McCarthy had been in my AFL Dream Team that year. Now he was dead. Guys in Dream Teams aren’t supposed to die.

And AFL coaches certainly aren’t. They’re supposed to get sacked, or shove drunken hecklers, or go to Europe to study while suspended for 12 months after a drugs probe. But not this.

Weirdly, all weekend I kept hearing in my head the voice of Basil Fawlty after he discovers one of his guests has carked it overnight: “It’s so final, isn’t it? I’d say it was pretty bloody final!”

The Crows called this a crisis unprecedented. In any crisis, the first question is: ‘What can be done?’

In death, though, there is nothing to be done. Nothing you can say. It is final.

I didn’t know Phil Walsh; I had reported and written on him at a distance, but never exchanged a word. I didn’t know him, except in the way all supporters knew him – as the public and human face of the Adelaide Football Club. Staunch or smiling, his lot was to carry on his shoulders the hopes of a passionate supporter base. When the Crows began in 1991, the state was crippled by economic ruin and an all-pervasive lack of confidence. In that context, their early success meant something more than a team merely finishing atop the table. In many ways, it literally did restore the Pride of South Australia. Correspondingly, there has probably been a disproportionate amount of expectation heaped upon the club’s collective shoulders in the years since, and much of that was invested of late in Phil Walsh.

So much hope. So much expectation. It’s so final, isn’t it?

It seems somehow reductive, trivial, to consider where to now for Adelaide’s season. After the cancelled Geelong game, there are two away games, in Perth against the Eagles, and in Adelaide against the Power. The Cats, West Coast, Port. He coached them all.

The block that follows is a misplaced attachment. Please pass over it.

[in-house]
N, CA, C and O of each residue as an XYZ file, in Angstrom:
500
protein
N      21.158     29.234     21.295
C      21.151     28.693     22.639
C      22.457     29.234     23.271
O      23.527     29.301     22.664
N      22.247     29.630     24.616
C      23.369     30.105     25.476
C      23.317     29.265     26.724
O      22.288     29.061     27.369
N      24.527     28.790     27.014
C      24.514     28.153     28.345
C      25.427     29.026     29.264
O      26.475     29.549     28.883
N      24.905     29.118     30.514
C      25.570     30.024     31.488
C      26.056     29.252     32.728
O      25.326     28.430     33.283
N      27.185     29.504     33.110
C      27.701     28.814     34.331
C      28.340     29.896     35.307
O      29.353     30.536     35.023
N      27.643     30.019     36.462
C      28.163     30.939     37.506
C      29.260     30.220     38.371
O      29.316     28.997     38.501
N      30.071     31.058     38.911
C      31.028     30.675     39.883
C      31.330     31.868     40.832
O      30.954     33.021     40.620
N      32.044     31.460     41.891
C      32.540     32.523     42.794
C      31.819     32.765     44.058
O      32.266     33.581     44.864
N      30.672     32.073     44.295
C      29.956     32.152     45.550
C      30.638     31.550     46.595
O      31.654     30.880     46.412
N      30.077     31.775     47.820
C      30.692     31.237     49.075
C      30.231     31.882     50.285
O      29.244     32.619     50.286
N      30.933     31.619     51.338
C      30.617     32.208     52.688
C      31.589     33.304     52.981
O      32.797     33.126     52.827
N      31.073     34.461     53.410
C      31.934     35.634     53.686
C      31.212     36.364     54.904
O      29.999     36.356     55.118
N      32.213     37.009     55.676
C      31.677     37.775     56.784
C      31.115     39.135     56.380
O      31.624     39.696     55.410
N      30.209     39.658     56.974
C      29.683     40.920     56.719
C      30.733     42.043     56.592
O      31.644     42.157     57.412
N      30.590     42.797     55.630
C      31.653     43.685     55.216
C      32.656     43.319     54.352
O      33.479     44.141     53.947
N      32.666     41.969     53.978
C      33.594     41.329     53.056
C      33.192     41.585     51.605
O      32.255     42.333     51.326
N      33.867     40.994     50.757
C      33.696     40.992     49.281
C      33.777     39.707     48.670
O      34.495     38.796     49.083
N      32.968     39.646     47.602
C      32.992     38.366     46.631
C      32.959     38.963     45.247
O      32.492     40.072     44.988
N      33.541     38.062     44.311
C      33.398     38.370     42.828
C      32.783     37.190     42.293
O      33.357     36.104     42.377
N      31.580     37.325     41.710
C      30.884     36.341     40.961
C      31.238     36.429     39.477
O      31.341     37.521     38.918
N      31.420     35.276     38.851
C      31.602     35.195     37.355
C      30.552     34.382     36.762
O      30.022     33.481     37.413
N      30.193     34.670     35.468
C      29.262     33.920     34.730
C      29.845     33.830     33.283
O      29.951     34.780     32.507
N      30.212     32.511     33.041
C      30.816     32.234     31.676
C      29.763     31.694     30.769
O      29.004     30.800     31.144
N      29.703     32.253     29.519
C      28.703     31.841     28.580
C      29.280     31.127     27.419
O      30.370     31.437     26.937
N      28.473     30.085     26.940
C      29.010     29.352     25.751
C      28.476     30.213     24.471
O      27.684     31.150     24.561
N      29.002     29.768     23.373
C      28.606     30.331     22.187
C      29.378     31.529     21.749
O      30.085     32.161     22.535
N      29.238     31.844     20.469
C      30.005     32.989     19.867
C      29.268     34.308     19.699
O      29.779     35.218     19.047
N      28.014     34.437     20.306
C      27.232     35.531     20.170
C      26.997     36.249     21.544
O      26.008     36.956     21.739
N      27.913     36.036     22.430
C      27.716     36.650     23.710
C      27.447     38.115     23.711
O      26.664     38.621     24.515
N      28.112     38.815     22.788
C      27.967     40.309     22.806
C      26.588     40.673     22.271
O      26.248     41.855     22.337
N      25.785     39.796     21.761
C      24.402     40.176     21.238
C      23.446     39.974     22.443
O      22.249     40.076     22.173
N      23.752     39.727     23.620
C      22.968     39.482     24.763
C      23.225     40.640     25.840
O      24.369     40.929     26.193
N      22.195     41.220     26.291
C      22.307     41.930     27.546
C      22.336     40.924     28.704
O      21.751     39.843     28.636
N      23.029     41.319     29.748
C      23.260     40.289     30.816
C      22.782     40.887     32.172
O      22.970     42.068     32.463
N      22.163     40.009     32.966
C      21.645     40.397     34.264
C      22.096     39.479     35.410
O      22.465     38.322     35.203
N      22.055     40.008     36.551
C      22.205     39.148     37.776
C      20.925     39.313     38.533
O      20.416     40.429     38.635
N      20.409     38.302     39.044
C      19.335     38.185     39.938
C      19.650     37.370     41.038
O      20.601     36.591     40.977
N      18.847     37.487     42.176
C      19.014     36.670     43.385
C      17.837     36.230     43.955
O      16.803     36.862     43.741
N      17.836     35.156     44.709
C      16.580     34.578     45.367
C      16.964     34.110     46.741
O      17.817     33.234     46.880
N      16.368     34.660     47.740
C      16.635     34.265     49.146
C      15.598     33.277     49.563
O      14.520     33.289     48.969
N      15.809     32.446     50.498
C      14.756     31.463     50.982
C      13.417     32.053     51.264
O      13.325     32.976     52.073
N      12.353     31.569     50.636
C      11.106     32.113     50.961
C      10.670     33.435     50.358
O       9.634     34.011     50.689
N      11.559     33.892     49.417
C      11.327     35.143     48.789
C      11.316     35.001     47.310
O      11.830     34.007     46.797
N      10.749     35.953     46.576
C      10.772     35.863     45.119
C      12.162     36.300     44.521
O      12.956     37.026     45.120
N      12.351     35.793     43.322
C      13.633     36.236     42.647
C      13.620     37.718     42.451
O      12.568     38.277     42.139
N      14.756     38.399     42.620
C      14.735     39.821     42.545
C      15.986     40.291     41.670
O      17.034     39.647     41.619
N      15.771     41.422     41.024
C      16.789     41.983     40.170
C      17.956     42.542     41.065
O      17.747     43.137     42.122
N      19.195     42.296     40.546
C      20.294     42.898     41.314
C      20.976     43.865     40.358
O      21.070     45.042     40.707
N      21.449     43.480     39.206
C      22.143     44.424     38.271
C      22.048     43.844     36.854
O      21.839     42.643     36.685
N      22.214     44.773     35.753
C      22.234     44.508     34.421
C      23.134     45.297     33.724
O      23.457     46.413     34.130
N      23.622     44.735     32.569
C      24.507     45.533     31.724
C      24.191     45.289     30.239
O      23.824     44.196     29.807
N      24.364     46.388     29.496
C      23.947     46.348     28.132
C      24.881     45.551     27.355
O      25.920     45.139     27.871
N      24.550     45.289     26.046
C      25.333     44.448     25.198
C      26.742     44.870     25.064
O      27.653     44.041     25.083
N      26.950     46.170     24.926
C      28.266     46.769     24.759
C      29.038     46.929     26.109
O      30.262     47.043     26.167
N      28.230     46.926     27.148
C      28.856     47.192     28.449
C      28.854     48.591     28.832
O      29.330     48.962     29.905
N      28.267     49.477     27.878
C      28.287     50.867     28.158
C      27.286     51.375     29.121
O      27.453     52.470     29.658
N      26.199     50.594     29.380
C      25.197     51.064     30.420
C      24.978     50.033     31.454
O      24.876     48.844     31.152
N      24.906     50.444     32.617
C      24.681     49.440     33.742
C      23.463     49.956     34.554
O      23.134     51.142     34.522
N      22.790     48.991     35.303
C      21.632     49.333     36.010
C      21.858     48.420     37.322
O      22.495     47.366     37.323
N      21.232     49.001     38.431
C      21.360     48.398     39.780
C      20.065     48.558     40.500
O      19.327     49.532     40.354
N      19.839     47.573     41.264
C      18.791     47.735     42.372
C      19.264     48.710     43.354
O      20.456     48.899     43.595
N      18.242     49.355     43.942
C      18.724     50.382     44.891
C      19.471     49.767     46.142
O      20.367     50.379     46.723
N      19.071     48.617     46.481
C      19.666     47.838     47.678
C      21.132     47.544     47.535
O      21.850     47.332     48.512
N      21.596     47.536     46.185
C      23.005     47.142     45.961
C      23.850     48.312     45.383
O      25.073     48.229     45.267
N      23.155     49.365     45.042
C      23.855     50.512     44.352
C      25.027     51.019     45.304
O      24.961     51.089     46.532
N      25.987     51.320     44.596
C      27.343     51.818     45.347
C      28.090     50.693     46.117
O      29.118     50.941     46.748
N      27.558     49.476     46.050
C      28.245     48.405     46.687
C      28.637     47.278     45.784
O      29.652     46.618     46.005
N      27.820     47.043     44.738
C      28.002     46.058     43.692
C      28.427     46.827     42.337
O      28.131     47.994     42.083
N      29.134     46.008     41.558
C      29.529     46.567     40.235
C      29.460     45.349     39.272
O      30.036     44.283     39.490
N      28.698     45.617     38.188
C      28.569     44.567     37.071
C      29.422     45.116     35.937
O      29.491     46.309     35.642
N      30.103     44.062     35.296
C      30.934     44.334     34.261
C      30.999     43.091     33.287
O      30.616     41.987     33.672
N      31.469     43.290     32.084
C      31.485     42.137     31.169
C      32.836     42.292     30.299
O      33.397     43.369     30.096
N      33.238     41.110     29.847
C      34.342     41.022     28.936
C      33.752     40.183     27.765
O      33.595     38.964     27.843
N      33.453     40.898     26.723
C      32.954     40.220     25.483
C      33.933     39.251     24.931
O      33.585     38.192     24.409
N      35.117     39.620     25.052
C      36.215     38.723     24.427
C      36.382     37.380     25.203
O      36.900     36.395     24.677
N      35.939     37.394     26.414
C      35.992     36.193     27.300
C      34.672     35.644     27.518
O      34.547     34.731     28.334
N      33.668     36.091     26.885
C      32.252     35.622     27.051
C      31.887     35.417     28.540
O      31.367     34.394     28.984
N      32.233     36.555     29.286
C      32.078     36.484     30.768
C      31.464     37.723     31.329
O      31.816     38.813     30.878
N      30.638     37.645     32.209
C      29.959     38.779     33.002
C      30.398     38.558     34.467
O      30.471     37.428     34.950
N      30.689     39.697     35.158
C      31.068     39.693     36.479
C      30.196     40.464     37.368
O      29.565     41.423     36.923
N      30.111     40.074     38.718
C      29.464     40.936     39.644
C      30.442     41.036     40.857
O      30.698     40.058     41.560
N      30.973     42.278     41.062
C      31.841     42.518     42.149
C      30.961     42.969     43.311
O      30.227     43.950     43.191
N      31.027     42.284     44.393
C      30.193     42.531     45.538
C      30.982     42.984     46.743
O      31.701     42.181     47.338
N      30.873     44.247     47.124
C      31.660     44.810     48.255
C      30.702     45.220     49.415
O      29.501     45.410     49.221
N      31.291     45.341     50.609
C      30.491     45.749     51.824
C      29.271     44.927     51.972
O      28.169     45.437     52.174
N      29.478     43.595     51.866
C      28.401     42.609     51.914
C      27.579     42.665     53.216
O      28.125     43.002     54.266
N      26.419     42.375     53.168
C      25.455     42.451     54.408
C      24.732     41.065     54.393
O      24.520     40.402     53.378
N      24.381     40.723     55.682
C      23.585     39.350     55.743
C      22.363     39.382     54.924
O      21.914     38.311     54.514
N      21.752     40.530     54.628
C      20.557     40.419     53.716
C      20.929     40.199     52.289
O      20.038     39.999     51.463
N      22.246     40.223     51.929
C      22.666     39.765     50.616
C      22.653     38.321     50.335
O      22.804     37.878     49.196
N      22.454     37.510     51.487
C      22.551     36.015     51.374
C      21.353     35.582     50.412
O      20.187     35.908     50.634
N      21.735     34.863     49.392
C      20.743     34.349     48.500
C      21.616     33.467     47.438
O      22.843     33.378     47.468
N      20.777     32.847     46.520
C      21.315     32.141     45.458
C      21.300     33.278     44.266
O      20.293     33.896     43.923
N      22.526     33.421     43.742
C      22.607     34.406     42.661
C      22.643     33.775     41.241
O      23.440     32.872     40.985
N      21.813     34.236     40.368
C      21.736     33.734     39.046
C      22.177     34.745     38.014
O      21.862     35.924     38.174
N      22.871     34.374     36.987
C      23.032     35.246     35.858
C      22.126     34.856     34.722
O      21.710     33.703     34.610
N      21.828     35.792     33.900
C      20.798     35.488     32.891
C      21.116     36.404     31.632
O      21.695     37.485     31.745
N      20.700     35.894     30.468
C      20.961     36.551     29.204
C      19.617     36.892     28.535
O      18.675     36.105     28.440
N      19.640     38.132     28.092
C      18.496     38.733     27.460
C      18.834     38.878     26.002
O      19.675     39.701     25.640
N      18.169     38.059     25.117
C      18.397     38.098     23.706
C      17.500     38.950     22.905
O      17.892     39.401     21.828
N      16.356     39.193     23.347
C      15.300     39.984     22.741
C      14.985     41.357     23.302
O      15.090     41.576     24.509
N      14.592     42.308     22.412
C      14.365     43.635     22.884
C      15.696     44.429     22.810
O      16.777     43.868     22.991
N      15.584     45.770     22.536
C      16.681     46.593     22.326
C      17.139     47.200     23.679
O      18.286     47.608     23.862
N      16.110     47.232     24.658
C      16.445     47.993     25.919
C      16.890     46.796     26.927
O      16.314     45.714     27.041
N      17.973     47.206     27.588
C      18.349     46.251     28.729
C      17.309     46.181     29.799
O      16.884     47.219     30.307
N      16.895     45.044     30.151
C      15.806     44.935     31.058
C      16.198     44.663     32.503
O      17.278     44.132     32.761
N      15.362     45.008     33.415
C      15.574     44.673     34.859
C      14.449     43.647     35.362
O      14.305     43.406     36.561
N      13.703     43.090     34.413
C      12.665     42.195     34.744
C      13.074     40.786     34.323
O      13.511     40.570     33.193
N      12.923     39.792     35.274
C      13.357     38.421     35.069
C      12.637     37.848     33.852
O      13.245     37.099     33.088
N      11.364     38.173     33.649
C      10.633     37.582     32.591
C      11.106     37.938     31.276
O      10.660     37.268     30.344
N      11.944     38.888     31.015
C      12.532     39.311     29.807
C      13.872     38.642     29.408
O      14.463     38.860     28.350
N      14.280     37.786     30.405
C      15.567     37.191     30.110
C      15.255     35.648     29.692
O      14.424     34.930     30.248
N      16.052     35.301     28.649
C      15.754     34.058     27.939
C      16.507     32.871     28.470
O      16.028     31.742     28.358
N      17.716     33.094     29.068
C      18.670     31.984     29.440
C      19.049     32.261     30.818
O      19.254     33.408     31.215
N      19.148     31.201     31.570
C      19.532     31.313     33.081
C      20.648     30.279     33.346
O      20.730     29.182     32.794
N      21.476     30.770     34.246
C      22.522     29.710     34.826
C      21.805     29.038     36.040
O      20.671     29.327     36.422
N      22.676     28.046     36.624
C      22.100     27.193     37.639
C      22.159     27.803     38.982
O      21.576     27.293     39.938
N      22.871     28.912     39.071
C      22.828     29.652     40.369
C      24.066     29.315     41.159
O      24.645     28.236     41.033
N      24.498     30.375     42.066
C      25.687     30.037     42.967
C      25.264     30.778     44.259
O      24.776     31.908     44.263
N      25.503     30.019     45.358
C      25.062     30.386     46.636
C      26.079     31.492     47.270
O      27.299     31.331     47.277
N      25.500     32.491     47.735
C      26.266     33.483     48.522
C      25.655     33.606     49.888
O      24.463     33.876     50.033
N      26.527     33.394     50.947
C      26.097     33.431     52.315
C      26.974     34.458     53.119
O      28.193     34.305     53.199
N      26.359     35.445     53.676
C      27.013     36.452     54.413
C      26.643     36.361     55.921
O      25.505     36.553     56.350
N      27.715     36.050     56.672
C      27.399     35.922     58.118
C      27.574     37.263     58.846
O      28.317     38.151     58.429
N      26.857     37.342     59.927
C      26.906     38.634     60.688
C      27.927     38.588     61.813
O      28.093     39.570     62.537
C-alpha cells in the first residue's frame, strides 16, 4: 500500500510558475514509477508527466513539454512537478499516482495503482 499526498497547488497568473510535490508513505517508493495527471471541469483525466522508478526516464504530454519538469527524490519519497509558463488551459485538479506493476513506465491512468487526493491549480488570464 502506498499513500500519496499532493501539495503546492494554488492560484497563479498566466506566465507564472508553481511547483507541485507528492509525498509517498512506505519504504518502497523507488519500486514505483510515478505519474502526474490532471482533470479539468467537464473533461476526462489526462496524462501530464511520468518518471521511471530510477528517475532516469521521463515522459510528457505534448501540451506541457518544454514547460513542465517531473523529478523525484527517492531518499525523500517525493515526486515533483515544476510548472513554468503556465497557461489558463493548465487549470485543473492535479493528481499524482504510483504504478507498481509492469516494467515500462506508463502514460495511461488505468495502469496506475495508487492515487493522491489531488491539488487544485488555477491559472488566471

Phil Walsh addressing his players.

Phil Walsh addressing the Adelaide players.

What will a win mean in this context? What will a loss mean?

What difference could those two premiership points have made? And does it really matter now anyway?

Of course it does. It matters more than ever.

To say there is nothing left to achieve this year would be to undo all the work Walsh put in to making 2015 a success since he arrived at West Lakes nine short months ago.

Sure, the players don’t need to feel the added weight of his legacy on their shoulders, and no-one can gamely predict how they will respond from here, either individually or collectively.

But overtly or indirectly, every skerrick of success will be a tribute to the man that started the journey. He spoke of building a car and driving it as fast as possible in the right direction.

The journey may take longer than we hoped, but the keys are waiting in the ignition.

He spoke of channelling frustration to create great art. His masterpiece is sadly left unfinished; but many a great artist leaves behind unfinished works. They may be unfulfilled but that doesn’t make them any less masterful.

So we carry on, because that’s the one thing we can do.

It will be sombre, sad and difficult, and it will never be quite as it was. Maybe one day we can even start hatin’ on Port Adelaide again. I do hope so.

But in the meantime, that social media slogan that only six months ago seemed just a wee bit naff is suddenly the perfect expression of a wounded community that has set aside rivalry, banter and self-interest to stand arm in arm in reflection, bereavement and solidarity.

For now, together, we fly as one. All of us.